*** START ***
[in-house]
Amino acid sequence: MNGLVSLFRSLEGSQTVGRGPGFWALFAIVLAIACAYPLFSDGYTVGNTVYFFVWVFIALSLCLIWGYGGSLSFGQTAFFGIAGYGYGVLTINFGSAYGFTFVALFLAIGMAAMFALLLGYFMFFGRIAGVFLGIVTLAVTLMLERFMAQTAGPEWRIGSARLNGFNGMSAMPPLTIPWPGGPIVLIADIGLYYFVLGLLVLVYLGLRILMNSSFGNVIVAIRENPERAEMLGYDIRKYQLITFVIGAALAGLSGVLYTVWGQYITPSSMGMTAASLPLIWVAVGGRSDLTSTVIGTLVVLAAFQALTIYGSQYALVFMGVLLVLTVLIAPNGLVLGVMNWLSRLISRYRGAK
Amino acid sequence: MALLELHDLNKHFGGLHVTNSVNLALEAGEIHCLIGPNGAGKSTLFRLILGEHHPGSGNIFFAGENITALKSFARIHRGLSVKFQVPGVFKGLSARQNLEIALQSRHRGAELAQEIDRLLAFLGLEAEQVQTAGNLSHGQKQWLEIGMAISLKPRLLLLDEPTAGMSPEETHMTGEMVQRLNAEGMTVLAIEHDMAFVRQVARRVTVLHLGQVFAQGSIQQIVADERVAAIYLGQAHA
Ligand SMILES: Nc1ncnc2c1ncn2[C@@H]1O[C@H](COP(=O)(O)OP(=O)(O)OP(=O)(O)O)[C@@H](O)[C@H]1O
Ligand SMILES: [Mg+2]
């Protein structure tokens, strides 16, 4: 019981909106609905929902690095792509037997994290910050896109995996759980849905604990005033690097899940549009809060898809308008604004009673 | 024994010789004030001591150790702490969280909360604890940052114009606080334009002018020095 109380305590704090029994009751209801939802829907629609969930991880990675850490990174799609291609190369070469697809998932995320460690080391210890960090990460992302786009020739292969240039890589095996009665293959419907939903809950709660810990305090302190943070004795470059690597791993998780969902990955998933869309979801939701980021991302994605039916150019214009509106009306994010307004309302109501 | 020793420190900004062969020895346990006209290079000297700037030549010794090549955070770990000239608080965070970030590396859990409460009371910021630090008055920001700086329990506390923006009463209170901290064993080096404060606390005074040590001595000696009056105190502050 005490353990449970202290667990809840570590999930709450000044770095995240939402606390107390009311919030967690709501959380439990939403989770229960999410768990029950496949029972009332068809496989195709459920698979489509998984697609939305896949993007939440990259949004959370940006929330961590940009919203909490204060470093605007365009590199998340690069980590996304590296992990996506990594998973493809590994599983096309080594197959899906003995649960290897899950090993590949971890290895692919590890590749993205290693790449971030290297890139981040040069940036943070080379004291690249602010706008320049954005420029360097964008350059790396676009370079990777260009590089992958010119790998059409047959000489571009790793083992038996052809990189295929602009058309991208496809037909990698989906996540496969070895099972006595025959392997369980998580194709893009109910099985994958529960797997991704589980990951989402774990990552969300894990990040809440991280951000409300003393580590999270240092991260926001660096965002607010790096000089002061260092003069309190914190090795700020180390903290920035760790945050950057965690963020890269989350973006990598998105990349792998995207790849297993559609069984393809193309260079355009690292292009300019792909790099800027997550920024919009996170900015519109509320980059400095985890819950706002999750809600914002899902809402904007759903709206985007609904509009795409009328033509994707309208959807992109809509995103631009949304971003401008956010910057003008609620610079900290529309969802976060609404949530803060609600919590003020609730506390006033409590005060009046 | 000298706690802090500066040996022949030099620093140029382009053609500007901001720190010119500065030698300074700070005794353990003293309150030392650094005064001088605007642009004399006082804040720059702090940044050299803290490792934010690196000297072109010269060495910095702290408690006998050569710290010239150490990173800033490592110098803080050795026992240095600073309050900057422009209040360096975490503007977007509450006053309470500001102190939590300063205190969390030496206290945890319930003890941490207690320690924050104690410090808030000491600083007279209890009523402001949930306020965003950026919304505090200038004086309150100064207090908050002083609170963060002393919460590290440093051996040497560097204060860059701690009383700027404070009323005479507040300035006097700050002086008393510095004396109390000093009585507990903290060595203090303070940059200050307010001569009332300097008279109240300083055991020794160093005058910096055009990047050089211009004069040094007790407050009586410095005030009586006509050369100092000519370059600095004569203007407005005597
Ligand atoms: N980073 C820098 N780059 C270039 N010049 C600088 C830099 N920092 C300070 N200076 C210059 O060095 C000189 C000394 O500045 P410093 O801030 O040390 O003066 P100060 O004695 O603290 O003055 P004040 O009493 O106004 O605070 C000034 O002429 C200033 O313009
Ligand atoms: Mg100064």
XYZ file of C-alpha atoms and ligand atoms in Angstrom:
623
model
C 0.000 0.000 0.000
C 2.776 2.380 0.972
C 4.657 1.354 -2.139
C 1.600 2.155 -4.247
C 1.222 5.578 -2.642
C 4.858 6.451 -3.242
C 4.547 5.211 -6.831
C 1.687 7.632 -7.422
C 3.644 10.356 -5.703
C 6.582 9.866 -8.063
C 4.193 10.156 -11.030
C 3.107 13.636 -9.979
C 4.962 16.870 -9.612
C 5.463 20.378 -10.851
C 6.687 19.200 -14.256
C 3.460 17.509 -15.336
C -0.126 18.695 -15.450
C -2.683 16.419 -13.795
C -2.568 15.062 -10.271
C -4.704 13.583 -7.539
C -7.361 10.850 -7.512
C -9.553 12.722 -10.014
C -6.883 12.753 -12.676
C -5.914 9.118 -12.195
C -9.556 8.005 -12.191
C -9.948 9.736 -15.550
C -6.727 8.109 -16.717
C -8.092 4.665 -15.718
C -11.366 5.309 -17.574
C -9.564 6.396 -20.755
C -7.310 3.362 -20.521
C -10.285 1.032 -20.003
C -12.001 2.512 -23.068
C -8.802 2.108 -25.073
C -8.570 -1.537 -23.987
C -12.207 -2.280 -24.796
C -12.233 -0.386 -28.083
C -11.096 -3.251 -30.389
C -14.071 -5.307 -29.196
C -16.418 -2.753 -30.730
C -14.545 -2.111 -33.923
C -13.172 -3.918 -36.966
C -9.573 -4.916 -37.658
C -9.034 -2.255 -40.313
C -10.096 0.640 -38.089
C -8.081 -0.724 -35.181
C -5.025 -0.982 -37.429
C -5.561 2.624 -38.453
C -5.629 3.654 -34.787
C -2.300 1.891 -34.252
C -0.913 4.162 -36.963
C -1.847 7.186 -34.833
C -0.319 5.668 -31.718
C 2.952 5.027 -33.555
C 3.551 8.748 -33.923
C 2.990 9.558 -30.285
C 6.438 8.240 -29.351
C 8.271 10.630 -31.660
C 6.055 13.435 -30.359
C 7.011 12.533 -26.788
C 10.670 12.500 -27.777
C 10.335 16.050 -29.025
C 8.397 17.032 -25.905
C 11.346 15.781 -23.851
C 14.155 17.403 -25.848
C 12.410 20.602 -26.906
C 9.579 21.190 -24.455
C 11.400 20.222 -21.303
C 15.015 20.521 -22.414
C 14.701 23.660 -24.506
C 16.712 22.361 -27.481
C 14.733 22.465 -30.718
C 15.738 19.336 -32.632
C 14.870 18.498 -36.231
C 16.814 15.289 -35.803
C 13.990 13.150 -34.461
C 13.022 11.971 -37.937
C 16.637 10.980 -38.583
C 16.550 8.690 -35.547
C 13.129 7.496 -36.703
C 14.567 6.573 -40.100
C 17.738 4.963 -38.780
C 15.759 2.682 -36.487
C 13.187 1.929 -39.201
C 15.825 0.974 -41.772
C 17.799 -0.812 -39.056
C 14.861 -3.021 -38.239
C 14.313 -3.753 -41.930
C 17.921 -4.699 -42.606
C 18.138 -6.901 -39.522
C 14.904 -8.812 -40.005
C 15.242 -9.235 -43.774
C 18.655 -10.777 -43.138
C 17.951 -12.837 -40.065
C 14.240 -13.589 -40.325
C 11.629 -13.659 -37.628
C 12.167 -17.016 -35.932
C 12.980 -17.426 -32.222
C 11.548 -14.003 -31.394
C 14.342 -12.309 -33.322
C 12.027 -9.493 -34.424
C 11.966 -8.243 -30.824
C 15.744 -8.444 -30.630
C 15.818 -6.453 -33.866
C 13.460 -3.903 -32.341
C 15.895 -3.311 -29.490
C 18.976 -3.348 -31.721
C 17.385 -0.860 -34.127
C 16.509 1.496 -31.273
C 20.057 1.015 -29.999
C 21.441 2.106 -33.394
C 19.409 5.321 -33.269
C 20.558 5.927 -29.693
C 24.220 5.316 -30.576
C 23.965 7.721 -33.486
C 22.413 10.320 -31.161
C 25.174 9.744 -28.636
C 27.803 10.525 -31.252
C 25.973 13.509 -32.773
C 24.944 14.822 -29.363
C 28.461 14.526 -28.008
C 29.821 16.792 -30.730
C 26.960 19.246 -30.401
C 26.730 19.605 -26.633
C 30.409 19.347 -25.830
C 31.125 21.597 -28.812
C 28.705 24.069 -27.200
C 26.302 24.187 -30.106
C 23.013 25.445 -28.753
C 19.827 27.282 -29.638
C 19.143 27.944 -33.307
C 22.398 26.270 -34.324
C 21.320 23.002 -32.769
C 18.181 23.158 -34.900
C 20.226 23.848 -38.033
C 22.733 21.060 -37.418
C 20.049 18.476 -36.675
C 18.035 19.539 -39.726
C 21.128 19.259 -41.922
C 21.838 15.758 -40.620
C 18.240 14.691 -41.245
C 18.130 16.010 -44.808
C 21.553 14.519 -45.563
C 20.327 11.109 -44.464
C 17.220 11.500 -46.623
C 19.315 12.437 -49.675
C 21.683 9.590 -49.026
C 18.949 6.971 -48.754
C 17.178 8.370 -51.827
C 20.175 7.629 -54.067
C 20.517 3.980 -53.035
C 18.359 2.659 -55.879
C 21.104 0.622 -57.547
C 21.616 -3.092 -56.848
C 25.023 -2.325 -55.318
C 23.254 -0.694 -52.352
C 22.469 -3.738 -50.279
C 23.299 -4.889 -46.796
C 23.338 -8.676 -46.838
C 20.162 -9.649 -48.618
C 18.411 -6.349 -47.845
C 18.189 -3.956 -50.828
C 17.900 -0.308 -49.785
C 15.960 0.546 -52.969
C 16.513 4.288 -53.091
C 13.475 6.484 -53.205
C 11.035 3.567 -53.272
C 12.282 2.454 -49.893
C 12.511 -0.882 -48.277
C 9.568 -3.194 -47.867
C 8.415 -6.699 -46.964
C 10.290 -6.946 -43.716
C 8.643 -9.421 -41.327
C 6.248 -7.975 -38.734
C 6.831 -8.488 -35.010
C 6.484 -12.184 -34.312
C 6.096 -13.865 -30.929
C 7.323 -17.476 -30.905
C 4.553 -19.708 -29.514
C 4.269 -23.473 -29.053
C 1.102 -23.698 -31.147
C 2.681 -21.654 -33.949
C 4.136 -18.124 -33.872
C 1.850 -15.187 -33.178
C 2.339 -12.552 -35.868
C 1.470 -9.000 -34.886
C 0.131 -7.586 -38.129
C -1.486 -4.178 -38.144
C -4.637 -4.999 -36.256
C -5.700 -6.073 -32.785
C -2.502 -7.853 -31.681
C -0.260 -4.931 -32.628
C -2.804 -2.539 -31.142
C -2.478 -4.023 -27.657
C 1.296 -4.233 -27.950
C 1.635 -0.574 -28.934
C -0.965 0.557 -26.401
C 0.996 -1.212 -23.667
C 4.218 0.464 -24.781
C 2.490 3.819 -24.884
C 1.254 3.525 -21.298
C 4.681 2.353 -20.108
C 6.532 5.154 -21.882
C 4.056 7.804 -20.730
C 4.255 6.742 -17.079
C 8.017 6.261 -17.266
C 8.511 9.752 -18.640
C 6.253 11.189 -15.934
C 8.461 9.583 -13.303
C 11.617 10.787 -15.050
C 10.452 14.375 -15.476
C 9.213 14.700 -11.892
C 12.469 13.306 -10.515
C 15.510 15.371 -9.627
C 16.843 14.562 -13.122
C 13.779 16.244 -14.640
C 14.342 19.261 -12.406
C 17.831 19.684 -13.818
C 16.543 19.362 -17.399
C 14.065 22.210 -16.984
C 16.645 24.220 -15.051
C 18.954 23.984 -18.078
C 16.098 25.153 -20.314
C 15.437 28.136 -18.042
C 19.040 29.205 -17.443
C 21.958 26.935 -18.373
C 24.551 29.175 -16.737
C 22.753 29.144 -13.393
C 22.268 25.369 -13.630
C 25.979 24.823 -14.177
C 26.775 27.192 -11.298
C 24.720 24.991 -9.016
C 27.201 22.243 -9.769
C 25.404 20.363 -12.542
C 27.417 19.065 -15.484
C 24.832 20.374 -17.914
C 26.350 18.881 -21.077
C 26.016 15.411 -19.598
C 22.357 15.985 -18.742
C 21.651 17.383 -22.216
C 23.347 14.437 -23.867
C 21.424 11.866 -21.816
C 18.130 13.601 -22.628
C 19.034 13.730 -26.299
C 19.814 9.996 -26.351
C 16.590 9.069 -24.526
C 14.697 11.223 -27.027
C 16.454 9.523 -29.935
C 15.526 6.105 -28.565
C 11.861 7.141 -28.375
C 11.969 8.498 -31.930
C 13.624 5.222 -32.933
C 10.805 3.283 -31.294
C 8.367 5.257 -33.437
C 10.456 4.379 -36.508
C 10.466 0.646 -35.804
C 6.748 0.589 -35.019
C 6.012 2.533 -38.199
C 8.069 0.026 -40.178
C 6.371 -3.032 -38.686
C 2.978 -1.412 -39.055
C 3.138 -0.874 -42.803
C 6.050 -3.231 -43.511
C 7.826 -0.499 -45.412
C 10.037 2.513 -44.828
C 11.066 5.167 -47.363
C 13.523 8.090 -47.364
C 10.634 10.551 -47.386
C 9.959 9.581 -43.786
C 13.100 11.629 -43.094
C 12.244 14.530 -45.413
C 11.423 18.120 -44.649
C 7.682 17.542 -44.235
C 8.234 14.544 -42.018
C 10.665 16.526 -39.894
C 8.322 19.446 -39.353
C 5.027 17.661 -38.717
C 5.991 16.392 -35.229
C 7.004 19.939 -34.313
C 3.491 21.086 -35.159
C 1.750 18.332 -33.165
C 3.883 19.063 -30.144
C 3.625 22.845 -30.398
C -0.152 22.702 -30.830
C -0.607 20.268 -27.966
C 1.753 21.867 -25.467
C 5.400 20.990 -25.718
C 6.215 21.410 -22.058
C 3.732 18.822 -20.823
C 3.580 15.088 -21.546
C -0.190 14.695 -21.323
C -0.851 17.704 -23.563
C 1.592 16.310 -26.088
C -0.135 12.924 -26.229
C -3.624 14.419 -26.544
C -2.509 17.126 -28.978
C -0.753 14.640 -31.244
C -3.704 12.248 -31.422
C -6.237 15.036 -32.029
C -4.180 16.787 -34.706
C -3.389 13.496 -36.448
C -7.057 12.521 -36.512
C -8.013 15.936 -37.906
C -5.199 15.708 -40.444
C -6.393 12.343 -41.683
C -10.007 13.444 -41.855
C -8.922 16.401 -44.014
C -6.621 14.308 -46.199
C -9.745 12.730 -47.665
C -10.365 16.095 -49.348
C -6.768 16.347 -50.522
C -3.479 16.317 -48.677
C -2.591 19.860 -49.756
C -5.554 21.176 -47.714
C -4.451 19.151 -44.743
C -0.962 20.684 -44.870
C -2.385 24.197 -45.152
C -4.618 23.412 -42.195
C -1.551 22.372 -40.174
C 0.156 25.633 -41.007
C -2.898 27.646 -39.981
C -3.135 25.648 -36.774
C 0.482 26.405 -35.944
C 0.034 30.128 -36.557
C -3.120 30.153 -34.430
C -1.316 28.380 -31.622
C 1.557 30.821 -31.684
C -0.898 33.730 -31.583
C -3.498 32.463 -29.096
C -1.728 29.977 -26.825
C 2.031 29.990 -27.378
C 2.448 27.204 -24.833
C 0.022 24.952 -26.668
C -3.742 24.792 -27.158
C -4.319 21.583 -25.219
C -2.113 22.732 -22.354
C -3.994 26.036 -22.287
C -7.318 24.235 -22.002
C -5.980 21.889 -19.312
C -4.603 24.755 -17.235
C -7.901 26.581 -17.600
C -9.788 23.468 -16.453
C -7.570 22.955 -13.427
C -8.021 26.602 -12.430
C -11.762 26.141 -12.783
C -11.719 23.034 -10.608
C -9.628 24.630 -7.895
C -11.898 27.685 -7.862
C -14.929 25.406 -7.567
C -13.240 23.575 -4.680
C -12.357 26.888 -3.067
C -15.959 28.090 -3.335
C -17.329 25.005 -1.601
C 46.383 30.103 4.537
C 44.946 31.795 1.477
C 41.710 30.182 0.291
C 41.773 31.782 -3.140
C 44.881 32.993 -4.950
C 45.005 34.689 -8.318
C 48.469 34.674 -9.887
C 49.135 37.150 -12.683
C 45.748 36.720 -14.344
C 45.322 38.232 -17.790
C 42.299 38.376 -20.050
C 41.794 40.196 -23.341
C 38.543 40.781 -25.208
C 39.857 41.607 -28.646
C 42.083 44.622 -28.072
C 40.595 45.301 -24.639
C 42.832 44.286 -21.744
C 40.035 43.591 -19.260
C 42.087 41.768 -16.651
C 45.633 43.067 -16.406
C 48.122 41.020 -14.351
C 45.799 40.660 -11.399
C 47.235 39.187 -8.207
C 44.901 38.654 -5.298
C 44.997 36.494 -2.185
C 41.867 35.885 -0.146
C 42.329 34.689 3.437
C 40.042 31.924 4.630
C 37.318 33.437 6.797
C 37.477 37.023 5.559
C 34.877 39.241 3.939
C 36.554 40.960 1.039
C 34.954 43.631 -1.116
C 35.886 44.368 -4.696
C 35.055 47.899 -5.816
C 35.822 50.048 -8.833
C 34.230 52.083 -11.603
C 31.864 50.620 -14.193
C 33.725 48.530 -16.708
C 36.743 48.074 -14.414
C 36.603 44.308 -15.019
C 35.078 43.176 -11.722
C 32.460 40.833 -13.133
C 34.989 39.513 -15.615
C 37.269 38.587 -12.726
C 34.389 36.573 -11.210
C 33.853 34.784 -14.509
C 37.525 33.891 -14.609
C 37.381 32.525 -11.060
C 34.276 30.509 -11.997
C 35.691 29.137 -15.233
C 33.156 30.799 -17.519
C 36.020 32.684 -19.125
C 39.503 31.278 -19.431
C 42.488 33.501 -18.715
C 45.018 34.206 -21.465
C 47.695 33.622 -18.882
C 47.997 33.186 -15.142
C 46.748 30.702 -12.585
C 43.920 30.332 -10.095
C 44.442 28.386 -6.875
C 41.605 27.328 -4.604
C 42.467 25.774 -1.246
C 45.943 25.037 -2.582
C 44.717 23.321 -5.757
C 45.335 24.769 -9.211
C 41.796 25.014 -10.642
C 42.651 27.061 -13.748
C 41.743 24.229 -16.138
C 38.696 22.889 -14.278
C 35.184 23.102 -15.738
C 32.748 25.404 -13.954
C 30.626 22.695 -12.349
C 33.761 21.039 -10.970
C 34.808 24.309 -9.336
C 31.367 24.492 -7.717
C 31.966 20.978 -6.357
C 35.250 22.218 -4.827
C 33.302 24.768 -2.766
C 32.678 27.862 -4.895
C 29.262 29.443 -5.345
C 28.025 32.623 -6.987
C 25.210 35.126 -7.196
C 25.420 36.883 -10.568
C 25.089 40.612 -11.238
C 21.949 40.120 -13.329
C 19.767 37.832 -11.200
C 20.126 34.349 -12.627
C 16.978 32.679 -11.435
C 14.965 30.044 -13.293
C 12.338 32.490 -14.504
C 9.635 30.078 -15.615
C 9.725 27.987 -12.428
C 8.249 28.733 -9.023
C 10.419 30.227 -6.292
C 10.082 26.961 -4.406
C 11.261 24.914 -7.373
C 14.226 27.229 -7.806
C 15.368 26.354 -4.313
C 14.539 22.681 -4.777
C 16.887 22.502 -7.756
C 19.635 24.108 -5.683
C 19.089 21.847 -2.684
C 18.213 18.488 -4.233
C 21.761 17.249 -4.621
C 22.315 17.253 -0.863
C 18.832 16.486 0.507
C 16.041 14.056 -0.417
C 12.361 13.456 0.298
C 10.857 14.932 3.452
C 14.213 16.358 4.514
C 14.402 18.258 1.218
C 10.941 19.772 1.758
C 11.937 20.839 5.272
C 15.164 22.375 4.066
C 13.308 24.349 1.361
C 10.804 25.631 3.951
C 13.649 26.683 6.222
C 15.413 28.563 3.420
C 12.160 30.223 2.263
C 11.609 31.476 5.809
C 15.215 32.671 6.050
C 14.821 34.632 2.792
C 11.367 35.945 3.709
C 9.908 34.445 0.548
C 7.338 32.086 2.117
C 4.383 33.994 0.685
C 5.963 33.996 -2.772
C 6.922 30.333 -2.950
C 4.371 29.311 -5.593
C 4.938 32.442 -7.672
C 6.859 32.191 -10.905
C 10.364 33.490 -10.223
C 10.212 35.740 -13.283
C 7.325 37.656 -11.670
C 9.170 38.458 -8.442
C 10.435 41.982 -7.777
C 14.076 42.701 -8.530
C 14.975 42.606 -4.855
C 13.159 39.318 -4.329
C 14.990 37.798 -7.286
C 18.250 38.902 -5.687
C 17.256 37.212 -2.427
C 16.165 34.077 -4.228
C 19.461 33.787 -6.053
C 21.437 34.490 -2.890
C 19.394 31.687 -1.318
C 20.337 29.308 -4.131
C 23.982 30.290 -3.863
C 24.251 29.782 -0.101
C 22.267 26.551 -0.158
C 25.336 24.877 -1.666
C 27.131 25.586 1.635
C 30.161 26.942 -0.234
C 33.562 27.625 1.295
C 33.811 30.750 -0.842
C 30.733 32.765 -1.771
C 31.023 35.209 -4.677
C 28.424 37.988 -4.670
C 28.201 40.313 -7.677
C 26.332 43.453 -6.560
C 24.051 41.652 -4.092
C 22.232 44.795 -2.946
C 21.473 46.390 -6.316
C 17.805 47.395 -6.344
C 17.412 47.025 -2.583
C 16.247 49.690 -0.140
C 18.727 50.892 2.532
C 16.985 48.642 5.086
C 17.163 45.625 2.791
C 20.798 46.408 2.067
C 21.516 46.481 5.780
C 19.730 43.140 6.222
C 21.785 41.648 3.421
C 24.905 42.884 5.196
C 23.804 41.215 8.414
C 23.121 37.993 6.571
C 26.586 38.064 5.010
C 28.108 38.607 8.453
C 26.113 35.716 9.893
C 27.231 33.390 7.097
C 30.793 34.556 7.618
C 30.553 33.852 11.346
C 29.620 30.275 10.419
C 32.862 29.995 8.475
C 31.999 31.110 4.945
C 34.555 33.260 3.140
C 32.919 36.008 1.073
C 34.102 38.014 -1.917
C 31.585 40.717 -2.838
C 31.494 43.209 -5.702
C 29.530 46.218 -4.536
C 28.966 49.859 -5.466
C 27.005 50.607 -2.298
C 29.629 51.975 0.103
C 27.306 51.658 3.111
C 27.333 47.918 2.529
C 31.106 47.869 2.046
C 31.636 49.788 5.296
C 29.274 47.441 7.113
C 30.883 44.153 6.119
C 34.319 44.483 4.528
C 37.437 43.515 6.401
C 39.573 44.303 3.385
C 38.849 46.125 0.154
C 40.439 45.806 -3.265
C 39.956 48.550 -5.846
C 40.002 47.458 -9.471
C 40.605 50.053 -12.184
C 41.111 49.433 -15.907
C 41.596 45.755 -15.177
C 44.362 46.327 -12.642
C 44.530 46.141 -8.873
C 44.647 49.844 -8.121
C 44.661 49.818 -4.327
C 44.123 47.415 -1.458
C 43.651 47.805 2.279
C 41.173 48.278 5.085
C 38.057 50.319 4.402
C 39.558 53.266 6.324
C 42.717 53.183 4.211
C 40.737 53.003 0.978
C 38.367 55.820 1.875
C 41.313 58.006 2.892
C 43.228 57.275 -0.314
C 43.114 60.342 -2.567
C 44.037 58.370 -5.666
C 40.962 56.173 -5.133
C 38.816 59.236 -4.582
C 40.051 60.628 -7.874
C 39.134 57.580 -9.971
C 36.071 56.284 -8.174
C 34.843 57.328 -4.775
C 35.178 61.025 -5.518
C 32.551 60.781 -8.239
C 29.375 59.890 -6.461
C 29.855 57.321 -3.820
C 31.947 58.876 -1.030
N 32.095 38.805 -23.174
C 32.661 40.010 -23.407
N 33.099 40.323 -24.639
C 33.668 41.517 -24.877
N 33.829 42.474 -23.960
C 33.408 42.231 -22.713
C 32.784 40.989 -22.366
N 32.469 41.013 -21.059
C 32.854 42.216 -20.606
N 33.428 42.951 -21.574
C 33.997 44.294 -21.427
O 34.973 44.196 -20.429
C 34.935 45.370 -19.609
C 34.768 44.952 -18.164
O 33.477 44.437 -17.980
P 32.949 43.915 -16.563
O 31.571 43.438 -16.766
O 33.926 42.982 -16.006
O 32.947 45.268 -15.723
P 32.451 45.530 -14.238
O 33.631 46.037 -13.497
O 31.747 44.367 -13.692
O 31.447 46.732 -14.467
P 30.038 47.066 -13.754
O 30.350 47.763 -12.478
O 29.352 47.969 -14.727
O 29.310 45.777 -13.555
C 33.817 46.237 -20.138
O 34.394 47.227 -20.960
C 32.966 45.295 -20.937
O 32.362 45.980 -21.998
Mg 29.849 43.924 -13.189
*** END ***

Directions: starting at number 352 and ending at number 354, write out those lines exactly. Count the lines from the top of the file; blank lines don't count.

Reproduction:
C -7.901 26.581 -17.600
C -9.788 23.468 -16.453
C -7.570 22.955 -13.427